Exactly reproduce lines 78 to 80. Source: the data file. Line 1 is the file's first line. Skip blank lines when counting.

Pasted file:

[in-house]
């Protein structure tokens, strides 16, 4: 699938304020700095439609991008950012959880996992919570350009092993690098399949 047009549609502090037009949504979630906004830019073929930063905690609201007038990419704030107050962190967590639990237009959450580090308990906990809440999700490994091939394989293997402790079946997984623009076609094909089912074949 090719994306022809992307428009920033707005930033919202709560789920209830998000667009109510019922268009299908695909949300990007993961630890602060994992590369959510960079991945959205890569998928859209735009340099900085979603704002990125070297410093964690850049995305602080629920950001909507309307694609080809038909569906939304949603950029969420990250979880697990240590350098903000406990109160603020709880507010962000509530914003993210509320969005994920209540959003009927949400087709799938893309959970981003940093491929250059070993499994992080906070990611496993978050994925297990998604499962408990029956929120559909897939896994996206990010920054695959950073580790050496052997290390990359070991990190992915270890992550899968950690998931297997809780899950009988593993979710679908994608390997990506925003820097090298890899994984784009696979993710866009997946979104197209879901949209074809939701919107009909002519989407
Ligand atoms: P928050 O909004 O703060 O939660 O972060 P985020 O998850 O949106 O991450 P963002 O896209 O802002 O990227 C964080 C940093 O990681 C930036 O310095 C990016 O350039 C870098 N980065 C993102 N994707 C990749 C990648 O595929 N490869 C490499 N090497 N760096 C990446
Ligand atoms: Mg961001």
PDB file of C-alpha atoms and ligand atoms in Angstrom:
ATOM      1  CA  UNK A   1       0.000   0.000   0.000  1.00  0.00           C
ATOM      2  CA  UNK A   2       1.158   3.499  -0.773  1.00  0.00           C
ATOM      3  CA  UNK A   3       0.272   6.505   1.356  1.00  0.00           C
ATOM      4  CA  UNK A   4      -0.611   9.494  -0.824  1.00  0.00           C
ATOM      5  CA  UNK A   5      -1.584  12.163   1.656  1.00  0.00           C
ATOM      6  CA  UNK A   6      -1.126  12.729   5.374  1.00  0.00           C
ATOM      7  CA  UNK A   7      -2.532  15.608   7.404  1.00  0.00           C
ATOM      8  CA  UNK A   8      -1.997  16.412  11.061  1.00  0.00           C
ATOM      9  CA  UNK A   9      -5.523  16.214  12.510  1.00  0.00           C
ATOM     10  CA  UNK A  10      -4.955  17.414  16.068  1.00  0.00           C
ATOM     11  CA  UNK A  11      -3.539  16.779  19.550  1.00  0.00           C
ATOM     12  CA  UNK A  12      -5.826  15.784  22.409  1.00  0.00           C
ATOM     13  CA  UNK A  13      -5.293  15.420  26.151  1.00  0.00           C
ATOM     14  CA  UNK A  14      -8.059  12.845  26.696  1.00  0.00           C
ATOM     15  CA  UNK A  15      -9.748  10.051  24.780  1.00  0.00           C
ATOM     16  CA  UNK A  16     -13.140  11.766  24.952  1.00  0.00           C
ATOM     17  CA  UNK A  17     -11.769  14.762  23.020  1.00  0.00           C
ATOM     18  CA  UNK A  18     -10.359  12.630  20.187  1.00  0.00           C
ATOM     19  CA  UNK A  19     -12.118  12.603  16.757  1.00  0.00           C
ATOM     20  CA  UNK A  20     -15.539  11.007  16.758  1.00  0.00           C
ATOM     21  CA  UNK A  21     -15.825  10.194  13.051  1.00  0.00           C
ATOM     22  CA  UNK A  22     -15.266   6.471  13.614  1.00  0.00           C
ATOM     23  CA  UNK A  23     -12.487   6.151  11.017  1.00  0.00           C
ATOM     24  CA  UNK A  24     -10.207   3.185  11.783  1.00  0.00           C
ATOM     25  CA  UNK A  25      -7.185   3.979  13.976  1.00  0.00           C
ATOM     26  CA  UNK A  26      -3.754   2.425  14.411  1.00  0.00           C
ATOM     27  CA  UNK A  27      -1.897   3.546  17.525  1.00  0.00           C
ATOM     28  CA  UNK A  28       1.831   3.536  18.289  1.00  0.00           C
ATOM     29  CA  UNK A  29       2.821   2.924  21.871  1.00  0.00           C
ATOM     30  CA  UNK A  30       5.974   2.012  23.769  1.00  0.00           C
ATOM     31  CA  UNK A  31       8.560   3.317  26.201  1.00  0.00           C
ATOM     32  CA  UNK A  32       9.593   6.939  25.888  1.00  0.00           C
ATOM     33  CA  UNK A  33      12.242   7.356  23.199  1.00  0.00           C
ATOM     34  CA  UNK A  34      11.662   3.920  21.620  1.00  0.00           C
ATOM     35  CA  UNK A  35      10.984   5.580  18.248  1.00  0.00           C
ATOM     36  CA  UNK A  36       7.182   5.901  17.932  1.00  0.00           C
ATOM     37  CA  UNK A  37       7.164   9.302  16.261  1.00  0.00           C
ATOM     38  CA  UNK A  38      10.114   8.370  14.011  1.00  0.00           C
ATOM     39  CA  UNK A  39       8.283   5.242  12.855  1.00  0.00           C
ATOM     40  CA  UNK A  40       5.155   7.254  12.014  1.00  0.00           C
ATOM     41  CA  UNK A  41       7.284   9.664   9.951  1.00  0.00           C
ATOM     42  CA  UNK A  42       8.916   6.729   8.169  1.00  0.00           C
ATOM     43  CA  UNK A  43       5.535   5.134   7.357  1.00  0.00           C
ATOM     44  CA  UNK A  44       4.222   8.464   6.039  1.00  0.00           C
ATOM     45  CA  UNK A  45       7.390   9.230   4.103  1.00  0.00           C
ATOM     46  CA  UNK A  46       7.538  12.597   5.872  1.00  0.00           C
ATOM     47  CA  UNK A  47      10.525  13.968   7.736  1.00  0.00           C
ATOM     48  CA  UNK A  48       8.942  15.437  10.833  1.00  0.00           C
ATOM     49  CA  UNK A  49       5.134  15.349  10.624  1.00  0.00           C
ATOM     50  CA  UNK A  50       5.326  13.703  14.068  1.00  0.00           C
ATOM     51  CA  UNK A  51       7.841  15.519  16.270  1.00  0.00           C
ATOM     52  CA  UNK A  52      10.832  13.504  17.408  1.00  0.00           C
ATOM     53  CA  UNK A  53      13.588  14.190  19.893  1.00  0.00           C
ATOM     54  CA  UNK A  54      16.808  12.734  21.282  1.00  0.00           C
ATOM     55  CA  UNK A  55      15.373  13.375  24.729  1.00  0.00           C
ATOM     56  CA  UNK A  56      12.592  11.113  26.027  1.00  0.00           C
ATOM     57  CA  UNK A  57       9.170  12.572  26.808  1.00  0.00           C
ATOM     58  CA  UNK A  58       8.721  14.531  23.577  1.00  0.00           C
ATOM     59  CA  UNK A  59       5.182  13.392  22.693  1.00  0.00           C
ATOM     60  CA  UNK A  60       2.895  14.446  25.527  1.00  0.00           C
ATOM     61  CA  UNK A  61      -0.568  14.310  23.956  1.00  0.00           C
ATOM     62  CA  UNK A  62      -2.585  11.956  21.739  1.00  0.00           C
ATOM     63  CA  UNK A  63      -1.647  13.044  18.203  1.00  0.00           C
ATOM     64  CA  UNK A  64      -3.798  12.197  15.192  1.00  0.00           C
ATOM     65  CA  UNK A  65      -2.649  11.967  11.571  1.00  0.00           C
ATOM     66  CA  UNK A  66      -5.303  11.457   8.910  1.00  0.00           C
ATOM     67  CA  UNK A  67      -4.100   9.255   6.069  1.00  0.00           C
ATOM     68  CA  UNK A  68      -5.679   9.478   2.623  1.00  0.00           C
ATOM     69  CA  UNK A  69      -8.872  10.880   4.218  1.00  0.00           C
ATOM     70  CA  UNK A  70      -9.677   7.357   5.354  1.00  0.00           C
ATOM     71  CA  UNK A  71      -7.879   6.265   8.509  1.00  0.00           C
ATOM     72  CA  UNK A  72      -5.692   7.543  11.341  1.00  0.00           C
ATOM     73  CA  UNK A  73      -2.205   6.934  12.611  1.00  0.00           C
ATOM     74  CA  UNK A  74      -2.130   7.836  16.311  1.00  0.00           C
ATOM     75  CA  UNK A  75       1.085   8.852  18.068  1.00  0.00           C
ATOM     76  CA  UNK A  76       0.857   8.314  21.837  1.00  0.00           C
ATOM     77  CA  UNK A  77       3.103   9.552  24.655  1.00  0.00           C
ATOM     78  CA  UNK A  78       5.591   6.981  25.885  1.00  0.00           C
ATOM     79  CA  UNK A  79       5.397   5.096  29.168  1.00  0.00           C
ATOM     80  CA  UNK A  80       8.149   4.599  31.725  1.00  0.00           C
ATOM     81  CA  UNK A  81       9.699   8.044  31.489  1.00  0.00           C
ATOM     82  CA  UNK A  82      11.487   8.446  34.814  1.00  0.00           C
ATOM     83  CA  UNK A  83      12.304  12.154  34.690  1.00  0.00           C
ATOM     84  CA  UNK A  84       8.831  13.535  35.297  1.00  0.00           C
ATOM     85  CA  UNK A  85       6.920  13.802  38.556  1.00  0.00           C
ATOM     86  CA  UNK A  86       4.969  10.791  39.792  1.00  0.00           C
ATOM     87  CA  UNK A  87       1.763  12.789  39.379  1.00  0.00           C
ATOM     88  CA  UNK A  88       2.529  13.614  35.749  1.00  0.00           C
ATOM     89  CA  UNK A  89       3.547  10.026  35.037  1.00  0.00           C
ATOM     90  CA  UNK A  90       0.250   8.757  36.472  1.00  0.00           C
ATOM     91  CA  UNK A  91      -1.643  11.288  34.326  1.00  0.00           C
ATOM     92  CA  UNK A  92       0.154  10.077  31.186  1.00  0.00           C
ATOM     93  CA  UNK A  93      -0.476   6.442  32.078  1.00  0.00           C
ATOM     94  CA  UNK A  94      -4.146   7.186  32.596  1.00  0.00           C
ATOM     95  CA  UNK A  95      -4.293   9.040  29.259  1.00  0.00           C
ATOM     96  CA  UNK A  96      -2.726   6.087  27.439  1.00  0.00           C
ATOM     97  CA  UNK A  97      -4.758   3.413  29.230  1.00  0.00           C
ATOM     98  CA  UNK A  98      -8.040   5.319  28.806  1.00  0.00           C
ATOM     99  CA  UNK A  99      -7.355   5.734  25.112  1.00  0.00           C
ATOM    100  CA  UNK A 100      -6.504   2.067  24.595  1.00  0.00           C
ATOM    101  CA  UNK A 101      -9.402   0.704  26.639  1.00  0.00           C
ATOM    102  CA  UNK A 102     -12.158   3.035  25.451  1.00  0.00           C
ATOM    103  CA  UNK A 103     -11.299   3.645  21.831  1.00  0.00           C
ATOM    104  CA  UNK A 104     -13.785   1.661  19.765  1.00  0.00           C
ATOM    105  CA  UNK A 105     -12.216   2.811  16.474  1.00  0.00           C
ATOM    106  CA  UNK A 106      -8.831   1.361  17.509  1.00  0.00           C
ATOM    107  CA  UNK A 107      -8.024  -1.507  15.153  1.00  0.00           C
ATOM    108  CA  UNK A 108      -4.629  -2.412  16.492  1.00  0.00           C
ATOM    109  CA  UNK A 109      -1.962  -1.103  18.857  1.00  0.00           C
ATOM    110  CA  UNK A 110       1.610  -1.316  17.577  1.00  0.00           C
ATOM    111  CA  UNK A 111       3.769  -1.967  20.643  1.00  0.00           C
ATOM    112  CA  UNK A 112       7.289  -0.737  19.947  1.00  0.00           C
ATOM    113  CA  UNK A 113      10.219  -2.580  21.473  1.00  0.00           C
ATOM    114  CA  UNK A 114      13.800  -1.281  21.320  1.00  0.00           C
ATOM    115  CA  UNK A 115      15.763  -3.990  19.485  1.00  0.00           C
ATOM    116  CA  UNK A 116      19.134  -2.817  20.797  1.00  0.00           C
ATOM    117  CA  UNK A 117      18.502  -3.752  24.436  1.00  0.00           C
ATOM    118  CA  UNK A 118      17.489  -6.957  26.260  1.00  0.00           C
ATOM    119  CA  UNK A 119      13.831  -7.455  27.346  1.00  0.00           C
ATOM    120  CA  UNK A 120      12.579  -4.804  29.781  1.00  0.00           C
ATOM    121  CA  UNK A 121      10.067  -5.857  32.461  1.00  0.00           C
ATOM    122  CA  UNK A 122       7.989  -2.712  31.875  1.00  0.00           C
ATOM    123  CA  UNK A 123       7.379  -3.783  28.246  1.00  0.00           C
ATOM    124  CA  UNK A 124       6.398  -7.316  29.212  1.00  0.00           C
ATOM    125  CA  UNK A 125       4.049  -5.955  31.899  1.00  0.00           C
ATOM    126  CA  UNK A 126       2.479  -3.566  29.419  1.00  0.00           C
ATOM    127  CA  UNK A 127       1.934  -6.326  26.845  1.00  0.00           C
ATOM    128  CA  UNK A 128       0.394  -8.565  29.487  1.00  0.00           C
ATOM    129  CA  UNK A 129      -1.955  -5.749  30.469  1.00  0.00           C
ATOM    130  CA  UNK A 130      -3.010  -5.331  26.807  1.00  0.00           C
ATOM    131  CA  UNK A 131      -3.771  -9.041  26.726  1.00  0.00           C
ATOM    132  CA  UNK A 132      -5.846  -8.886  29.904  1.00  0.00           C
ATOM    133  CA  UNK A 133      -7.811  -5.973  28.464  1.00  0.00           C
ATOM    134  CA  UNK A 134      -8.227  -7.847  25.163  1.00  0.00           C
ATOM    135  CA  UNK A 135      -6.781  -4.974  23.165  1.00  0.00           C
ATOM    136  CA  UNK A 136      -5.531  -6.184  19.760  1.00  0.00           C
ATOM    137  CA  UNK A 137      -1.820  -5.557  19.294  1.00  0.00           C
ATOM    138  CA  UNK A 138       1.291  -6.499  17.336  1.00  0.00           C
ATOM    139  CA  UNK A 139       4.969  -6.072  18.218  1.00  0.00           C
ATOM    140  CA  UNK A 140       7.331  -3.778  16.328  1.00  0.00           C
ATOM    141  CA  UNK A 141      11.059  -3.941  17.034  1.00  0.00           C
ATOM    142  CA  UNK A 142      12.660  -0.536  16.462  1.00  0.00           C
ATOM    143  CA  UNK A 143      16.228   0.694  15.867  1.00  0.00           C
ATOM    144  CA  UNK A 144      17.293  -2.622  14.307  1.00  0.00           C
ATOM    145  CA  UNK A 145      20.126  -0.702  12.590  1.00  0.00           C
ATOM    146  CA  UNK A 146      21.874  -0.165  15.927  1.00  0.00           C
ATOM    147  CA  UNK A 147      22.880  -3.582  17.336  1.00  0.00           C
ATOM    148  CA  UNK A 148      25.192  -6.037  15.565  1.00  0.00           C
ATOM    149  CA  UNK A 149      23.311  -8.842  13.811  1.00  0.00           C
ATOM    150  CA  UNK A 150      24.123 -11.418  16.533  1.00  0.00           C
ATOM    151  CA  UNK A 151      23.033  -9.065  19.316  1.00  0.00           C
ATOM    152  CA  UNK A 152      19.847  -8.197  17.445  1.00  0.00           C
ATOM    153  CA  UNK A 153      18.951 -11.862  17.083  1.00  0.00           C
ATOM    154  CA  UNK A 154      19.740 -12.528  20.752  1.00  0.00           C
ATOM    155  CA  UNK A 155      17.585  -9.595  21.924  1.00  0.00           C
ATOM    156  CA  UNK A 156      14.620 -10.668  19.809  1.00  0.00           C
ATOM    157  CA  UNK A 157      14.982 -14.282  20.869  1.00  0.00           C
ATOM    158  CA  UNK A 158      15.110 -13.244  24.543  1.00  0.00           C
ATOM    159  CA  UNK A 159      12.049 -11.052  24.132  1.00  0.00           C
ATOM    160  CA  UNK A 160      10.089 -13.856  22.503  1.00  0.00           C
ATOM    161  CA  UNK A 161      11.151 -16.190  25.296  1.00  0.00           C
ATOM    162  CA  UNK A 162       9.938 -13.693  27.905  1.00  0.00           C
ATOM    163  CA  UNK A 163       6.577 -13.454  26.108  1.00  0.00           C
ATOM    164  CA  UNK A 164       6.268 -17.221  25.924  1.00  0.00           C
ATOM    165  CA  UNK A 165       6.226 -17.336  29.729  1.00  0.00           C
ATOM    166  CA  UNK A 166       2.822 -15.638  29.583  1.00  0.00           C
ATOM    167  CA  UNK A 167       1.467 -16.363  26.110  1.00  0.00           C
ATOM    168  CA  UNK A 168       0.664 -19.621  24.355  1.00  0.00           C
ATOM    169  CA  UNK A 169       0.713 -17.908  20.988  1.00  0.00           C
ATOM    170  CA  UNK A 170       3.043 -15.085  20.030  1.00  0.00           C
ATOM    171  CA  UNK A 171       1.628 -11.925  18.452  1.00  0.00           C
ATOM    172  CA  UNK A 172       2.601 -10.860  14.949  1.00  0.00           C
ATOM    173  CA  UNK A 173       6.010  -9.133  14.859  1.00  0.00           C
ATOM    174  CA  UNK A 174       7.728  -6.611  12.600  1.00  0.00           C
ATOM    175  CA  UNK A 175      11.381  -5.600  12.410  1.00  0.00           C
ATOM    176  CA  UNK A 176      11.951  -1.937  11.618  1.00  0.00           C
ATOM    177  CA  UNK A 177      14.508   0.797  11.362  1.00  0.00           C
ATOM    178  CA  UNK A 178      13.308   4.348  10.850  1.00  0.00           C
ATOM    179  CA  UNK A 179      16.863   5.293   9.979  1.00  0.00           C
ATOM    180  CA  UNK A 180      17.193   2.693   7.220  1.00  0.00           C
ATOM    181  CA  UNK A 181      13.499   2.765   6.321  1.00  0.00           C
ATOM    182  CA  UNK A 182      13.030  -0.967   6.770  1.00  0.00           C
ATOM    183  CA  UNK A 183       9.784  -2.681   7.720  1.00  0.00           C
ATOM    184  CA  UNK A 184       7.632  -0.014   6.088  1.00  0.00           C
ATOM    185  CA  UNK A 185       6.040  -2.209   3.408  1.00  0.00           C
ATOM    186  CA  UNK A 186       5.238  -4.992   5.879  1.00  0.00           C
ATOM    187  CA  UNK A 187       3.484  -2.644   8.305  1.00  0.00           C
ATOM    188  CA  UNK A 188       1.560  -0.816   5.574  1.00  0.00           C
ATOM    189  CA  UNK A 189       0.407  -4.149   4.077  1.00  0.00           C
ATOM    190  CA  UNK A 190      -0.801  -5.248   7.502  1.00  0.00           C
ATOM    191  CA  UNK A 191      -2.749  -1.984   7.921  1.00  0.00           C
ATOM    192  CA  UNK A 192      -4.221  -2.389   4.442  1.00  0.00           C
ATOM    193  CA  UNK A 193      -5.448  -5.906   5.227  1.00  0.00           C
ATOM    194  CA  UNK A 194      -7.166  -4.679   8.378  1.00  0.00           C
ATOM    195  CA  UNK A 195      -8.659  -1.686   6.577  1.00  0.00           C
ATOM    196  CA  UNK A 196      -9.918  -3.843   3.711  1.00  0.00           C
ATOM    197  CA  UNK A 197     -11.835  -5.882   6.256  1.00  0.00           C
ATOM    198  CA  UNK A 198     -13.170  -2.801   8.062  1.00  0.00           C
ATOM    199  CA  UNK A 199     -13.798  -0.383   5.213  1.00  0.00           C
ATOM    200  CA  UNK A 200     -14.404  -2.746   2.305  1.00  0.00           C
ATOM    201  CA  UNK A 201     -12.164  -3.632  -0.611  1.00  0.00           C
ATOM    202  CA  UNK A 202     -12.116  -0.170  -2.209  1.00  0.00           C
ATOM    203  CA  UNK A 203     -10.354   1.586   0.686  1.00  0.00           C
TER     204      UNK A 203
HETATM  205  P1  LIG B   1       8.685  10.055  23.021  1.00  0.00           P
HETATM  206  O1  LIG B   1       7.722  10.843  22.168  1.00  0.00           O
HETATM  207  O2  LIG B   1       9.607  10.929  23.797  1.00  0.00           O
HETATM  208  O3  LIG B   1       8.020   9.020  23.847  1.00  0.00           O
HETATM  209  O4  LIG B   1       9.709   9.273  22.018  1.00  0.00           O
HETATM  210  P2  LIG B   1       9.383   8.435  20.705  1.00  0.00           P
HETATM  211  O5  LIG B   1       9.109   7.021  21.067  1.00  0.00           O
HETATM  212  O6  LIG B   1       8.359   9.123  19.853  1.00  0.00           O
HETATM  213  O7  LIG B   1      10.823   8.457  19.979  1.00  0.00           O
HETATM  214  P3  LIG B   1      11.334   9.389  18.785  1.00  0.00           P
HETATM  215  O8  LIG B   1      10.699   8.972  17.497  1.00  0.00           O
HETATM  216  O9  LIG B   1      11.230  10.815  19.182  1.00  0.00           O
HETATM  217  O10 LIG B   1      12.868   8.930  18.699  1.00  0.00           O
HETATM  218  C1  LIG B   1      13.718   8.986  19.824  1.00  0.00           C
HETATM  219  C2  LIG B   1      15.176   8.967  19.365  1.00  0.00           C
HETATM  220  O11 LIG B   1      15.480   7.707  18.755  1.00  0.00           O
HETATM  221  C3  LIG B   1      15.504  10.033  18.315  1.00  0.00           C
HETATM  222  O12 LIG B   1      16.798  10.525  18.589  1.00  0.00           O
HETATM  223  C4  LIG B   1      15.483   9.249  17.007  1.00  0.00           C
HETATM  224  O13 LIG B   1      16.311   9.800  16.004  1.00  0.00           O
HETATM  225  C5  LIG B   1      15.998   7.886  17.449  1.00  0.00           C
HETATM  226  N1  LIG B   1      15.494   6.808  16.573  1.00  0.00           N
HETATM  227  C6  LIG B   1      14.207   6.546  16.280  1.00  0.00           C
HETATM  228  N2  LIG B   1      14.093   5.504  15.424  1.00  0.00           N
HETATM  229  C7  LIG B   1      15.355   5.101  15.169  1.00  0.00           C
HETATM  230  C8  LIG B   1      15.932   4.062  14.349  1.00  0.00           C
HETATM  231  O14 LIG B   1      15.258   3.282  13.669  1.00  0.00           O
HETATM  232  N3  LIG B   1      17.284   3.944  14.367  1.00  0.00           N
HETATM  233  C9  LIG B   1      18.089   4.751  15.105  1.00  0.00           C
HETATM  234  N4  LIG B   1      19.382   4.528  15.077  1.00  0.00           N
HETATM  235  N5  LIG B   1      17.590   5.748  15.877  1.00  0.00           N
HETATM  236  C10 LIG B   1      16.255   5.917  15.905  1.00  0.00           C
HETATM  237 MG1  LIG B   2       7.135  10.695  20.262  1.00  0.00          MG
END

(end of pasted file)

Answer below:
ATOM     73  CA  UNK A  73      -2.205   6.934  12.611  1.00  0.00           C
ATOM     74  CA  UNK A  74      -2.130   7.836  16.311  1.00  0.00           C
ATOM     75  CA  UNK A  75       1.085   8.852  18.068  1.00  0.00           C